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Photo: Sorghastrum nutans

Sorghastrum nutans (L.) Nash

Indian Grass

Habitat: Dry slopes, prairies, and borders of woods. [Non-tidal rivershore (non-forested, seasonally wet)]

Range: Quebec and Maine to Manitoba and North Dakota, south to Florida and Arizona.

Photo: Sorghastrum nutans

Aids to Identification: Indian grass grows to a height of 1-2.5 m in loose tufts. The blades are 5-10 mm wide tapering to a narrow base. The golden panicle is 10-30 cm long and rather narrow with many branches. The spikelets are 6-8 mm long with awns of 1-1.5 cm. The florets, borne in pairs, are distinctive. One flower (sessile) is bisexual and will produce fruit. The second flower is represented only by a silky-pubescent pedicel.

Ecological characteristics: This species of grass is an important component of the tall-grass prairies in the Great Plains. In Maine, it has been documented from very few rivershores and lakeshores.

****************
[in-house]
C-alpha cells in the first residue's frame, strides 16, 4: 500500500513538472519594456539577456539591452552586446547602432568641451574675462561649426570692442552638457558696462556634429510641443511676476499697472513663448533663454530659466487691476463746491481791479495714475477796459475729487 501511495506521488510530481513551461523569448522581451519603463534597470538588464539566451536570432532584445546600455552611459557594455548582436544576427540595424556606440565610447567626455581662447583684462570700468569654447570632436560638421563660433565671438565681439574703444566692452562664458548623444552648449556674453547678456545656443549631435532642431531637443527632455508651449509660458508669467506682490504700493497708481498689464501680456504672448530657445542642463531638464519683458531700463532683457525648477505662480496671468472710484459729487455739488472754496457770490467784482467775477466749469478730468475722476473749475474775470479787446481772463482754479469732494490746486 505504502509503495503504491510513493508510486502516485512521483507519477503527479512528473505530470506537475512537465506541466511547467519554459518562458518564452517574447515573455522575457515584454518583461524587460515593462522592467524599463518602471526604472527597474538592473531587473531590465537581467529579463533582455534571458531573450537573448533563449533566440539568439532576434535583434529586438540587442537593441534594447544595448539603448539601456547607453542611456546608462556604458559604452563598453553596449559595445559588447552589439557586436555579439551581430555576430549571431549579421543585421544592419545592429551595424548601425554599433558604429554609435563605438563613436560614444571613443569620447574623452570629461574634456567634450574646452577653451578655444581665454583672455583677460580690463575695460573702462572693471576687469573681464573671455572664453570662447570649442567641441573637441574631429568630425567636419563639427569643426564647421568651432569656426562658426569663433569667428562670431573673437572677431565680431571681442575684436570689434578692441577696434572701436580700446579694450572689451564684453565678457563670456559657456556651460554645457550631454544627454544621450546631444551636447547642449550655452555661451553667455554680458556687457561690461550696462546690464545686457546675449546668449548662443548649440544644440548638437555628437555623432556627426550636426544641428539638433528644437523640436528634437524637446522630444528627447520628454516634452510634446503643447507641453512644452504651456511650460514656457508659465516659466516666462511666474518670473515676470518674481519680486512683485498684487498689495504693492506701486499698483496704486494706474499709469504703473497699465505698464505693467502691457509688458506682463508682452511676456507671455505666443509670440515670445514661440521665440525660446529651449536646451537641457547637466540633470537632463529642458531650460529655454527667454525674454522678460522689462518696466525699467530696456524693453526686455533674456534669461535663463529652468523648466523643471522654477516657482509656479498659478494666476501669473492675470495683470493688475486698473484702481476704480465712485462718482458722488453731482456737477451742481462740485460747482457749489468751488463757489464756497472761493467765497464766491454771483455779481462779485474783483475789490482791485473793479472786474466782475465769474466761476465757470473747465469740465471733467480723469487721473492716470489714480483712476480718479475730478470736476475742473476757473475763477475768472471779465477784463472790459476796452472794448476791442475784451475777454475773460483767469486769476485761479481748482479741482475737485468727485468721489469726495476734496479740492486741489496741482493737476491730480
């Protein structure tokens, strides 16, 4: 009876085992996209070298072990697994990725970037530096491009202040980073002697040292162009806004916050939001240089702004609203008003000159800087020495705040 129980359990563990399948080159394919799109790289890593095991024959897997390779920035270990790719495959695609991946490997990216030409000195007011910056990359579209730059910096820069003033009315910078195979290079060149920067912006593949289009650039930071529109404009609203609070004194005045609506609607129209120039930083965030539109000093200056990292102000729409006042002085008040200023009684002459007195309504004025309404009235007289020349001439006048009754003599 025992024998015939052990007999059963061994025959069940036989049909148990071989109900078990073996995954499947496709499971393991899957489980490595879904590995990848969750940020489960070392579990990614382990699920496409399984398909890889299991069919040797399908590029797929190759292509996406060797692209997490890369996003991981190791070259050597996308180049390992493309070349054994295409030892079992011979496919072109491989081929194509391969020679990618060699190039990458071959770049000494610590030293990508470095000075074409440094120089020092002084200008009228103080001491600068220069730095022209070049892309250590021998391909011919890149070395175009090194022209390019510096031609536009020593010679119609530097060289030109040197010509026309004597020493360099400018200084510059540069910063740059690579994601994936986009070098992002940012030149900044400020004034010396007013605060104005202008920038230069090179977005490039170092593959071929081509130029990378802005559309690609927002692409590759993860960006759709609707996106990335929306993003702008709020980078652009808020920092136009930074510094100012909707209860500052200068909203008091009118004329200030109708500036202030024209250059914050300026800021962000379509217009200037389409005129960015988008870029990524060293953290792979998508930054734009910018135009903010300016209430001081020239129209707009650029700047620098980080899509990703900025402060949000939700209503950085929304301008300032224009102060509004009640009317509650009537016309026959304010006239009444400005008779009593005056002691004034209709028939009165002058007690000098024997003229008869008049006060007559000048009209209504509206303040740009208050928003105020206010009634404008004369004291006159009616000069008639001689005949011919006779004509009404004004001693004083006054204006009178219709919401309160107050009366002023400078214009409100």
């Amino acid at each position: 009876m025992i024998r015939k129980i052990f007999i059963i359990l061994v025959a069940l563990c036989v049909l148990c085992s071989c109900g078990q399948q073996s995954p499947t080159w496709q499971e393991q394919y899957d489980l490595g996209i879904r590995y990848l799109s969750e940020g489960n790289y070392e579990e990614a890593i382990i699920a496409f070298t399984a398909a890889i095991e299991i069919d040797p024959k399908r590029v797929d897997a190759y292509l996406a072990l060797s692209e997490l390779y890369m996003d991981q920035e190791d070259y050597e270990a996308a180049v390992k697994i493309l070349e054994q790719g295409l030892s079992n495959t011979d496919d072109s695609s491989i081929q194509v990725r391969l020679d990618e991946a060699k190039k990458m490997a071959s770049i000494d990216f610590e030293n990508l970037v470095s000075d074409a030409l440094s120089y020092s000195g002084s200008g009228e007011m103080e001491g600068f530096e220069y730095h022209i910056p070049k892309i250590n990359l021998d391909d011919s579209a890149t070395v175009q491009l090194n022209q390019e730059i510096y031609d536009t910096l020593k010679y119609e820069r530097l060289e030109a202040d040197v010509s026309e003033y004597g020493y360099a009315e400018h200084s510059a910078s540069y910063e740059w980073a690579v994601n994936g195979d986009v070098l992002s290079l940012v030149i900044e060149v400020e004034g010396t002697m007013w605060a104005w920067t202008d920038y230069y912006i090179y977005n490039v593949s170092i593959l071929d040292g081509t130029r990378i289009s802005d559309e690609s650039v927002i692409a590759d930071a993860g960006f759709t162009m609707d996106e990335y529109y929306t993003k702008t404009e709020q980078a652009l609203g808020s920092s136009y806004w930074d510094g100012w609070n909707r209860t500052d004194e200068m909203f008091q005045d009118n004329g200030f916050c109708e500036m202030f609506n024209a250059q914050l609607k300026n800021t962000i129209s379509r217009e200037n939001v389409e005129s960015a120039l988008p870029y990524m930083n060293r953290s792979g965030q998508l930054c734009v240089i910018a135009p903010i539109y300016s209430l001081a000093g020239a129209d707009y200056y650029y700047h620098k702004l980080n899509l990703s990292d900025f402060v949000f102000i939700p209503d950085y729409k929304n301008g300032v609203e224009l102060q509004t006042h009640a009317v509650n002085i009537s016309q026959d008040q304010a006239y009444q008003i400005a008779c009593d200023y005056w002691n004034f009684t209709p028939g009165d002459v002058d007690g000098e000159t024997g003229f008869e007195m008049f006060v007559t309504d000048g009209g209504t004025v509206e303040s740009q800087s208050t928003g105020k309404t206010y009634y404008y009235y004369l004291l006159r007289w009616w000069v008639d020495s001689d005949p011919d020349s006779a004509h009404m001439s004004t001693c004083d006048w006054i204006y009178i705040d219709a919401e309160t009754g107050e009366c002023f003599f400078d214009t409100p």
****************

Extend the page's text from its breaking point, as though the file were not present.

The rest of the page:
Phenology: Perennial. Fruits August - September.

Family: Poaceae

Synonyms: Former names include Andropogon nutans L.

Known Distribution in Maine: This rare plant has been documented from a total of 8 town(s) in the following county(ies): Aroostook, Hancock, Kennebec, Oxford, Penobscot, Somerset, Waldo.

Dates of documented observations are: 1892, 1980, 1990, 1998, 2000

Photo: Sorghastrum nutans
Photo: Sorghastrum nutans fruiting

Reason(s) for rarity: At northern limit of range.

Conservation considerations: Known populations are small and subject to the vagaries of small populations like random fluctuations or localized disturbance events.